Smartphone applications for melanoma detection by community, patient and generalist clinician users

a review

A. P. Kassianos, J. D. Emery, P. Murchie, F. M. Walter

Research output: Contribution to journalArticle

61 Citations (Scopus)
7 Downloads (Pure)

Abstract

Smartphone health applications (‘apps’) are widely available but experts remain cautious about their utility and safety. We reviewed currently available apps for the detection of melanoma (July 2014), aimed at general community, patient and generalist clinician users.

A proforma was used to extract and assess each app which met the inclusion criteria, and we undertook content analysis to evaluate their content, and the evidence applied in their development. Thirty nine apps were identified with the majority available only for Apple users. Over half (n=22) provided information or education about melanoma, UV exposure prevention advice, and skin self-examination strategies, mainly using the ABCDE method. Half (n=19) helped users take and store images of their skin lesions either for review by a dermatologist or for self-monitoring to identify change, an important predictor of melanoma; a similar number (n=18) used reminders to help users monitor their skin lesions. A few (n=9) offered expert review of images. Four apps provided a risk assessment to patients about the probability that a lesion was malignant or benign, and one app calculated users’ future risk of melanoma. None of the apps appeared to have been validated for diagnostic accuracy or utility using established research methods.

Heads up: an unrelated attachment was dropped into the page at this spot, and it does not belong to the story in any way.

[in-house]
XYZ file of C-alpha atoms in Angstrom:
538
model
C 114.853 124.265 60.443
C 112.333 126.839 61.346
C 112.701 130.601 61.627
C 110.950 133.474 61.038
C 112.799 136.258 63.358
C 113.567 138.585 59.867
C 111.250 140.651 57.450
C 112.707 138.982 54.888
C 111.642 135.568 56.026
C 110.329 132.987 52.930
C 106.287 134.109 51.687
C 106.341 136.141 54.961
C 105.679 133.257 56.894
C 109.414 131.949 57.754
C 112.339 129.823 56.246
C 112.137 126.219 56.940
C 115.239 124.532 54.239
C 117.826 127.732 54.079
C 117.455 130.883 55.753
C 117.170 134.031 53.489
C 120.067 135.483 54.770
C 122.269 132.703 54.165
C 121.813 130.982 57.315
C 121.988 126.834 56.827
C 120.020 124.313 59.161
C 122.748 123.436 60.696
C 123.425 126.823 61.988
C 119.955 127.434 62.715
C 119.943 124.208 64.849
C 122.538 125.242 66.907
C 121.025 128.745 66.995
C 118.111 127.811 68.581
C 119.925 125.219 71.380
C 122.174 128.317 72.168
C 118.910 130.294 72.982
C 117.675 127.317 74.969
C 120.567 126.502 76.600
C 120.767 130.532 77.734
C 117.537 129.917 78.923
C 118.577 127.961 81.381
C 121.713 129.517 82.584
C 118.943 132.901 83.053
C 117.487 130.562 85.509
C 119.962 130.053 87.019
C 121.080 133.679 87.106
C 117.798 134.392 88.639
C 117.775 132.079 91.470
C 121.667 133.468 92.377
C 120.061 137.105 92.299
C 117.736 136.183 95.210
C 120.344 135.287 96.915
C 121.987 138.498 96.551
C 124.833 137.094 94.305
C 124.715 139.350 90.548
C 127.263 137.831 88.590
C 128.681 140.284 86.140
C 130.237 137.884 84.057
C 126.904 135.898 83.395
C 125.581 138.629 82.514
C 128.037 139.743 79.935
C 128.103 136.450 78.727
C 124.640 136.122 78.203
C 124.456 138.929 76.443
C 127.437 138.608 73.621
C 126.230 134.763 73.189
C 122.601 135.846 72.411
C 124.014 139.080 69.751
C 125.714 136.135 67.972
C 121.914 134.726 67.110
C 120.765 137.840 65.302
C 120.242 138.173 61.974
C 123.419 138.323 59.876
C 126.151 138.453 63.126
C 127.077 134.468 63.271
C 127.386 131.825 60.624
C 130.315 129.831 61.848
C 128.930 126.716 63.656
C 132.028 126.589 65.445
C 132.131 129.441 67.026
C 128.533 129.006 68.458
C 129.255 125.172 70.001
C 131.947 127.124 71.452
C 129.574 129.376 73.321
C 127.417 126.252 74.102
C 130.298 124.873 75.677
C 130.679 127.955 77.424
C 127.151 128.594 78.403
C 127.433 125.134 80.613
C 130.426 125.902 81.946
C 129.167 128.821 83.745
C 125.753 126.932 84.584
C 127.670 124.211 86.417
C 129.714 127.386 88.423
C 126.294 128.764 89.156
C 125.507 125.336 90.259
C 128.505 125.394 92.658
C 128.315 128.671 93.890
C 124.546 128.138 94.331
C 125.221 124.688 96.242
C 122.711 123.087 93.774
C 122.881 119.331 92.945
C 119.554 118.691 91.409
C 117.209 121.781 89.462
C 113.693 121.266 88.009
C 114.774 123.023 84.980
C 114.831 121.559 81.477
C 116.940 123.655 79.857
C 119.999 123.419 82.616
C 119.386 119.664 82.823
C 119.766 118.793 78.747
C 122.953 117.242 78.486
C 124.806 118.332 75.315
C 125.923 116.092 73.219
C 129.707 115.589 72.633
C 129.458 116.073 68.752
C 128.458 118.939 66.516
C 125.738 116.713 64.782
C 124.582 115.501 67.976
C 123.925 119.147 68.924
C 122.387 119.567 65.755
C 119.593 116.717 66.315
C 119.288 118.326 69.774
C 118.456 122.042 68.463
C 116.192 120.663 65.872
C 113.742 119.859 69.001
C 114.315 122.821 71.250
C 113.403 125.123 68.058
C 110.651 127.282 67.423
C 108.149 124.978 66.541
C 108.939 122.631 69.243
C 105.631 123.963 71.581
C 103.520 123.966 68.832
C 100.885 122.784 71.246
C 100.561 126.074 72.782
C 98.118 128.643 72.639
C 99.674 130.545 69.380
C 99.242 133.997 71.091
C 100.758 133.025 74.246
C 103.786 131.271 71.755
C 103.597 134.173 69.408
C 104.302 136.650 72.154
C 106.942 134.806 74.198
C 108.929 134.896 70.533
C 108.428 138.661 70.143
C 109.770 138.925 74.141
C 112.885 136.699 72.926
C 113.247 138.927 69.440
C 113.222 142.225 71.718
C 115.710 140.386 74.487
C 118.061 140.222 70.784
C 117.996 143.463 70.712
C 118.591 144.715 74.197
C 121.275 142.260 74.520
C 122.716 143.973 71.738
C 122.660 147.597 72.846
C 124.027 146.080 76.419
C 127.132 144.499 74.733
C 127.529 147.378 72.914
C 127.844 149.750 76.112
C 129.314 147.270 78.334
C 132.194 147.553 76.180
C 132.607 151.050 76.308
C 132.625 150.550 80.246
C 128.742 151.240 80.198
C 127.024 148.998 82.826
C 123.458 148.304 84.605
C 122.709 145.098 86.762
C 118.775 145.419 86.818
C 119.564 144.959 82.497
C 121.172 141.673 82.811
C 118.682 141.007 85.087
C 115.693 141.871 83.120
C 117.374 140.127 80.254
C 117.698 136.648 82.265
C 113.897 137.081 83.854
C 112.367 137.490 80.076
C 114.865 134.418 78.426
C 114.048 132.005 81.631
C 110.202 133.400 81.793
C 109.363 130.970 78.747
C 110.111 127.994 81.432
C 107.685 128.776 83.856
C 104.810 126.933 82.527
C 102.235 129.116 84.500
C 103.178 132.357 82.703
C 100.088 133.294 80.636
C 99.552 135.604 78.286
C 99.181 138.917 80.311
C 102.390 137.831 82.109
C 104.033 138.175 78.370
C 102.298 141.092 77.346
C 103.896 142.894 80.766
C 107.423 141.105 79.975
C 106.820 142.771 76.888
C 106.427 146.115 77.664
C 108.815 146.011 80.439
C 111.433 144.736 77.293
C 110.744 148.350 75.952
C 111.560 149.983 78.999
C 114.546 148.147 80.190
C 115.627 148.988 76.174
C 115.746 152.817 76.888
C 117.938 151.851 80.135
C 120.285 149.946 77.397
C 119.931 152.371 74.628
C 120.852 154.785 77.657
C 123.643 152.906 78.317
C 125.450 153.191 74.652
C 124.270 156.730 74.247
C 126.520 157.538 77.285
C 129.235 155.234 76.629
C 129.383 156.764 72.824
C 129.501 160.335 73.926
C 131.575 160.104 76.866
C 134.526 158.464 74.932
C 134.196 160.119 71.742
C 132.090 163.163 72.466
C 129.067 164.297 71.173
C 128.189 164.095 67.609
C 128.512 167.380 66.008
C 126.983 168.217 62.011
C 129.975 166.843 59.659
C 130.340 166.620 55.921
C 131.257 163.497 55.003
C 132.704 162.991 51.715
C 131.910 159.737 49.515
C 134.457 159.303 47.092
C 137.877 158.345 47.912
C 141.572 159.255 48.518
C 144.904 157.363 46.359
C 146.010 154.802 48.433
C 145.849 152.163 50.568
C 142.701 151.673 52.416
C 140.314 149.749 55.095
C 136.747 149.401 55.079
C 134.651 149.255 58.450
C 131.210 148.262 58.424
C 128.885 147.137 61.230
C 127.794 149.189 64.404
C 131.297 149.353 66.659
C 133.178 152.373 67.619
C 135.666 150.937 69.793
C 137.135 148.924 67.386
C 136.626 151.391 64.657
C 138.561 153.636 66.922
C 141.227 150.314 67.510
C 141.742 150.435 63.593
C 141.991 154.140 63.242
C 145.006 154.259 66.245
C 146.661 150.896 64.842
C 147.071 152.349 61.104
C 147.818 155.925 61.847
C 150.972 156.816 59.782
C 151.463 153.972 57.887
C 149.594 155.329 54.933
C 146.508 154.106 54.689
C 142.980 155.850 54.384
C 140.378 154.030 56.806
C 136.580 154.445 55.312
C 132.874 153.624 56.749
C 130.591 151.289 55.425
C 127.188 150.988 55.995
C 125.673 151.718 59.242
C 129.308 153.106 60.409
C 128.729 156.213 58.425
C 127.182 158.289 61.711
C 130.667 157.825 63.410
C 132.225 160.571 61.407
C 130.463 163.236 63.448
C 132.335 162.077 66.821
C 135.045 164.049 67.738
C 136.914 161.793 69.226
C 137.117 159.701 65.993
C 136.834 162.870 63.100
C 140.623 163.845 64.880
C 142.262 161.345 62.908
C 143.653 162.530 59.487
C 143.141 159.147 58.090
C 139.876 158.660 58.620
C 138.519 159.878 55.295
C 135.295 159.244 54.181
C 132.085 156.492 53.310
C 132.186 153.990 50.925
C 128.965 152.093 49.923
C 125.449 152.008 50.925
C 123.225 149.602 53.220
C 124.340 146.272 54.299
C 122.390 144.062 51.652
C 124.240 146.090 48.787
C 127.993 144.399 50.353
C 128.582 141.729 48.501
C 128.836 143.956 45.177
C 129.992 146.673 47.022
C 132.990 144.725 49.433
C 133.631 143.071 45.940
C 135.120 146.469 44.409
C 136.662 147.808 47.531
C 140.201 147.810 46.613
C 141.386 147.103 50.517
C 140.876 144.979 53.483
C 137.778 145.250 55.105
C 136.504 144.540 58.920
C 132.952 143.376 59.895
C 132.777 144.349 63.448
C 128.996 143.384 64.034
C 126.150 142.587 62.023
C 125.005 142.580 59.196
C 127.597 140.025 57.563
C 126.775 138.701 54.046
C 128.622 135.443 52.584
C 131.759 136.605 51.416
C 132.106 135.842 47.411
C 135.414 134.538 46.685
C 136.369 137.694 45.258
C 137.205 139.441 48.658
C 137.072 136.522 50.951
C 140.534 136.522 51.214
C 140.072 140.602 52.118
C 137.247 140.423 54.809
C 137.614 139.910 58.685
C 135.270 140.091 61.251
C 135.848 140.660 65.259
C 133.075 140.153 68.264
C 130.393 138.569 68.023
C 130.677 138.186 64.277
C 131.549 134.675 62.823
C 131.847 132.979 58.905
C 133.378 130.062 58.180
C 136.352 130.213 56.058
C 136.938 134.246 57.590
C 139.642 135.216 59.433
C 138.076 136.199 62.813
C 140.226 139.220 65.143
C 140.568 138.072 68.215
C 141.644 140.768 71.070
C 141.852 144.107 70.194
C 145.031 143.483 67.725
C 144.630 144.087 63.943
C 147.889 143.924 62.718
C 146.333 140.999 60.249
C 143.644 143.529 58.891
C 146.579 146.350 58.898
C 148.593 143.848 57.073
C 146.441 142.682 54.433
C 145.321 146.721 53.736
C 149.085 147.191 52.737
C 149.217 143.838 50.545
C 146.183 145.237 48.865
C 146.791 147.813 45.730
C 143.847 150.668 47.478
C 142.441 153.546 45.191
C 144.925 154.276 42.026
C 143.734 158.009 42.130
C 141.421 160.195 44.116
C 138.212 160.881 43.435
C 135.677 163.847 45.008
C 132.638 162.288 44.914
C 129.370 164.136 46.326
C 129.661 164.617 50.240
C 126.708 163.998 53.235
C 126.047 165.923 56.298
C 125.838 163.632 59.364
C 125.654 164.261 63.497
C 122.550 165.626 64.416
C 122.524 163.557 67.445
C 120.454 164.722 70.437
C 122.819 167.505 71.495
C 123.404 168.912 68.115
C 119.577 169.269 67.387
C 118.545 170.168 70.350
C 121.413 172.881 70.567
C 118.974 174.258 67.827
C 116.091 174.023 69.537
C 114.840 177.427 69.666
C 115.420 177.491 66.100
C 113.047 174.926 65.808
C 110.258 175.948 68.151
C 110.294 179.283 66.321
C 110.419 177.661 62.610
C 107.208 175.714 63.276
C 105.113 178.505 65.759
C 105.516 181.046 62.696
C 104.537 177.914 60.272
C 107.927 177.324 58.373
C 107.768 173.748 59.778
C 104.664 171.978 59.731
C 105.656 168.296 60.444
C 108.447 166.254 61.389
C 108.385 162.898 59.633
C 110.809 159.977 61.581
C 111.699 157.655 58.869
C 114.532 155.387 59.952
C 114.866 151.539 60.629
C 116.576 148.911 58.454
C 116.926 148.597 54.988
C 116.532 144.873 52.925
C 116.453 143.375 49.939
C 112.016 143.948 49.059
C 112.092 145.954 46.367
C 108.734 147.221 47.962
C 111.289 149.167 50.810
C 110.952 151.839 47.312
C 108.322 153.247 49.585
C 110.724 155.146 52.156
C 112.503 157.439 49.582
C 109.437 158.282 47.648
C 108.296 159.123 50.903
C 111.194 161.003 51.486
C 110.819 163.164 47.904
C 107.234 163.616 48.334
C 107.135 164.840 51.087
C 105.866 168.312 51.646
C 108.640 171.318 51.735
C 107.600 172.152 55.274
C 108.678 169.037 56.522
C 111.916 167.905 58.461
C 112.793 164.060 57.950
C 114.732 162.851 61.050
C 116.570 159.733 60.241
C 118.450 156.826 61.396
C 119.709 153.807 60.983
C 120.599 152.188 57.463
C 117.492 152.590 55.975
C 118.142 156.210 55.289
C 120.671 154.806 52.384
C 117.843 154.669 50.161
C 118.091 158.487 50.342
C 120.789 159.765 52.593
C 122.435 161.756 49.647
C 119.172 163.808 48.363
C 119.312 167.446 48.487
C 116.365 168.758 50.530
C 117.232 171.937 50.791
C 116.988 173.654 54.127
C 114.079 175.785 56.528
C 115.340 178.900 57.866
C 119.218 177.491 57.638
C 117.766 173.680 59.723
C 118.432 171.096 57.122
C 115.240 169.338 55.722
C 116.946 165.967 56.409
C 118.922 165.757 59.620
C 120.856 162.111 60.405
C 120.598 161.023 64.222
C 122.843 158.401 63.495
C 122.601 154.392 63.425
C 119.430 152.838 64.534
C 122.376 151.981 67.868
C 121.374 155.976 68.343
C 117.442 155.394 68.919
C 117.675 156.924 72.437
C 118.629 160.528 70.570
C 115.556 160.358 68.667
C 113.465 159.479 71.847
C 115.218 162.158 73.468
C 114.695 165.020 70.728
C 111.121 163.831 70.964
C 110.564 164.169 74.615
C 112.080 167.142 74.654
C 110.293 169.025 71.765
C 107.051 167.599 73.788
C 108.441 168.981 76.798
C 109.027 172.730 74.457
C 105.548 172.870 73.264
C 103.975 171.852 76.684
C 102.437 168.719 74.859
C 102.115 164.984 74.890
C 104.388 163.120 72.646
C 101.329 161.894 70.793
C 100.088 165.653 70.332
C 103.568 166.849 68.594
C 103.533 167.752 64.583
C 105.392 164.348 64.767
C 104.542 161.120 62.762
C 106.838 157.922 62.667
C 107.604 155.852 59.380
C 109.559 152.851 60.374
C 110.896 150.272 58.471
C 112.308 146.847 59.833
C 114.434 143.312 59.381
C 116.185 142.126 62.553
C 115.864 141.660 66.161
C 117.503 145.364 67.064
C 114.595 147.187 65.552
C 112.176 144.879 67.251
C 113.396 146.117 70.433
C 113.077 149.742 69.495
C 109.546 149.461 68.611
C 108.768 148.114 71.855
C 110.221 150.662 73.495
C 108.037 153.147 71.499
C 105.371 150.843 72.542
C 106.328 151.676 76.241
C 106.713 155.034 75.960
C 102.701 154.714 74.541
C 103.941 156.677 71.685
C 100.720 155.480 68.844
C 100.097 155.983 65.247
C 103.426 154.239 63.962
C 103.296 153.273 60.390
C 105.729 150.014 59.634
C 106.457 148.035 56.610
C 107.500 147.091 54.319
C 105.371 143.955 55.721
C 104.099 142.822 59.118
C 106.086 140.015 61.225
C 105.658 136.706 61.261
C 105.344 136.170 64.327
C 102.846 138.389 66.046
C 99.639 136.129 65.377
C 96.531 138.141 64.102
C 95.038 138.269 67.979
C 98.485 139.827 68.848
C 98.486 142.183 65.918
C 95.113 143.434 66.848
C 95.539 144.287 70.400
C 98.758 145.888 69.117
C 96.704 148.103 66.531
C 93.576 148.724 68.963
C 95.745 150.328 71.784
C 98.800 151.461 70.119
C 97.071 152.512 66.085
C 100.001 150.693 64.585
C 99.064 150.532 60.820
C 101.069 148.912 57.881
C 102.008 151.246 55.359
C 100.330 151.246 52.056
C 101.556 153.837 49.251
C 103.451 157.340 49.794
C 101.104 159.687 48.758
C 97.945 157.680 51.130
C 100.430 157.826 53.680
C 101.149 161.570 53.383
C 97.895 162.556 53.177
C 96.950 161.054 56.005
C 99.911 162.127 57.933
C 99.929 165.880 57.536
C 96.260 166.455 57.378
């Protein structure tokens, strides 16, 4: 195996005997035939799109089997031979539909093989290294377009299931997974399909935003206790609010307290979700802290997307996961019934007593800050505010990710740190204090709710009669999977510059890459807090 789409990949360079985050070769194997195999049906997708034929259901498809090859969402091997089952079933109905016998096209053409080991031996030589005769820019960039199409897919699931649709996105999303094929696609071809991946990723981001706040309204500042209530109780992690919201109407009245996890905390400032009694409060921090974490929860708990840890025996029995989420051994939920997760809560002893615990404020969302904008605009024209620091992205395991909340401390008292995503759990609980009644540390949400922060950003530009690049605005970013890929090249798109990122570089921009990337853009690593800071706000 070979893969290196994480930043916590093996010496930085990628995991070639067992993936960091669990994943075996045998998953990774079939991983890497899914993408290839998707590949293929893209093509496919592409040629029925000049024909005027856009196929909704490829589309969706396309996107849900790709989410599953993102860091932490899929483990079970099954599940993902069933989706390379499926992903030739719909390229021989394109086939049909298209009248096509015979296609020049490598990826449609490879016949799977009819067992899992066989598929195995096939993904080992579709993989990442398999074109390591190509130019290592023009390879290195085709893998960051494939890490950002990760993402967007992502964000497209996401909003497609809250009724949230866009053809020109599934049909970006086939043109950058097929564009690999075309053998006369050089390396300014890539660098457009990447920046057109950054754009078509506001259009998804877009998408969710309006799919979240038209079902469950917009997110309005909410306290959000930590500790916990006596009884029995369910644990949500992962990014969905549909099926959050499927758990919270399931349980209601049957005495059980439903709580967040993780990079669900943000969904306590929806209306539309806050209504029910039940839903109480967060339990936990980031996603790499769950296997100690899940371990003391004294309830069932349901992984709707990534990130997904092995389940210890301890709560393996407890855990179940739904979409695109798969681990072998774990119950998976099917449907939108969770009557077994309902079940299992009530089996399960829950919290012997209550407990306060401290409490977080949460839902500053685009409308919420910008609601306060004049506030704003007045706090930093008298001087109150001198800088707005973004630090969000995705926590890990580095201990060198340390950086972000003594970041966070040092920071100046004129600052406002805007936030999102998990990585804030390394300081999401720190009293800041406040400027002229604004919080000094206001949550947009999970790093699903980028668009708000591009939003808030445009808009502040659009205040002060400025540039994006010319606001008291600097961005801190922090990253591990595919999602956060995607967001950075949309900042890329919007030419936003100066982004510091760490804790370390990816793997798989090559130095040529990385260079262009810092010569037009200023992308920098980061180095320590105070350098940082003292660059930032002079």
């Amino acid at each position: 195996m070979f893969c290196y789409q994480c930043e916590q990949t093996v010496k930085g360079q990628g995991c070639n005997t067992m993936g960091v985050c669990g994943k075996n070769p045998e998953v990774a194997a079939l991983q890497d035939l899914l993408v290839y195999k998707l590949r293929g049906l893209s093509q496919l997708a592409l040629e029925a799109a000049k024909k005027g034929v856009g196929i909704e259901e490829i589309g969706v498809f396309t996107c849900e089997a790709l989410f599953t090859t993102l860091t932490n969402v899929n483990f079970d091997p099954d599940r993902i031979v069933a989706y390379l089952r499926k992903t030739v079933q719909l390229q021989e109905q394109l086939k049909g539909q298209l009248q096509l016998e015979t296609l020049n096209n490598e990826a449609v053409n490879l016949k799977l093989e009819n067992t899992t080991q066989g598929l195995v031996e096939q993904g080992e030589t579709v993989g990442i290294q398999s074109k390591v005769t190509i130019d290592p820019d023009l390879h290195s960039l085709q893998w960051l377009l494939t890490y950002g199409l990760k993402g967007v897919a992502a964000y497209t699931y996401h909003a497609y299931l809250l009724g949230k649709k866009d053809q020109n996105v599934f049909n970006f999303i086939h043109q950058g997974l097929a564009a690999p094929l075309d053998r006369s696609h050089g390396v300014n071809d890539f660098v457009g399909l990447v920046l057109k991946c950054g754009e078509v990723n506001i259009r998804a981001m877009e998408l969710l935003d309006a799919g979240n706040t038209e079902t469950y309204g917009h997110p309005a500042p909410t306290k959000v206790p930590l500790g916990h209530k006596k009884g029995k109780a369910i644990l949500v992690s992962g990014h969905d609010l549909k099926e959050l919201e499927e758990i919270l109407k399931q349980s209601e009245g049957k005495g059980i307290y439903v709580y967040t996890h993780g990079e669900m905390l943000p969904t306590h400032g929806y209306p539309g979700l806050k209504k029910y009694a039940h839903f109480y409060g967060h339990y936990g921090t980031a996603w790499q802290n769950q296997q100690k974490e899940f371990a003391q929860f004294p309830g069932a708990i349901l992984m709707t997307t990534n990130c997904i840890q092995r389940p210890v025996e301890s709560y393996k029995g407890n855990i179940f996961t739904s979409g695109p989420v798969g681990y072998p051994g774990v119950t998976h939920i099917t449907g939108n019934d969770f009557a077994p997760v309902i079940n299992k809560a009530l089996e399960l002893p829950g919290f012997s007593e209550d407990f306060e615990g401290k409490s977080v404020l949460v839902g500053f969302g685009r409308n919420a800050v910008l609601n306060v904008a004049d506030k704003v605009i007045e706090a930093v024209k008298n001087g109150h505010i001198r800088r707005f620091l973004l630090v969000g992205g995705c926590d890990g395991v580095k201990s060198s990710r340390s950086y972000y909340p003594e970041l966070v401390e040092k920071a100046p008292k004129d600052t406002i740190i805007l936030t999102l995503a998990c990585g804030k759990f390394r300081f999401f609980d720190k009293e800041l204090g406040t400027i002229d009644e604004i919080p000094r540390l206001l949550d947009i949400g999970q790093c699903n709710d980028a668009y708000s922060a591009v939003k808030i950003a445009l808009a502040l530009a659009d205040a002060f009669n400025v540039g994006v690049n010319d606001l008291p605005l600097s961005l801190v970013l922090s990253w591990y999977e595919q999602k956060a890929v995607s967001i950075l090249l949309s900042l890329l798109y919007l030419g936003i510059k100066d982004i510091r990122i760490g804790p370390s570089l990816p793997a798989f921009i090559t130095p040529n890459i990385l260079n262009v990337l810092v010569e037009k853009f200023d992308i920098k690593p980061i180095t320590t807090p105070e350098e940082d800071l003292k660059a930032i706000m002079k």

Smartphone apps for detecting melanoma by non-specialist users have a range of functions including information, education, classification, risk assessment and monitoring change. Despite their potential usefulness, and while clinicians may choose to use apps that provide information to educate their patients, apps for melanoma detection require further validation of their utility and safety.

This article is protected by copyright. All rights reserved.
Original languageEnglish
Pages (from-to)1507-1518
Number of pages12
JournalBritish Journal of Dermatology
Volume172
Issue number6
Early online date6 May 2015
DOIs
Publication statusPublished - Jun 2015

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Melanoma
Skin
Self-Examination
Safety
Education
Malus
Smartphone
Health
Research

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Smartphone applications for melanoma detection by community, patient and generalist clinician users : a review. / Kassianos, A. P.; Emery, J. D.; Murchie, P.; Walter, F. M.

In: British Journal of Dermatology, Vol. 172, No. 6, 06.2015, p. 1507-1518.

Research output: Contribution to journalArticle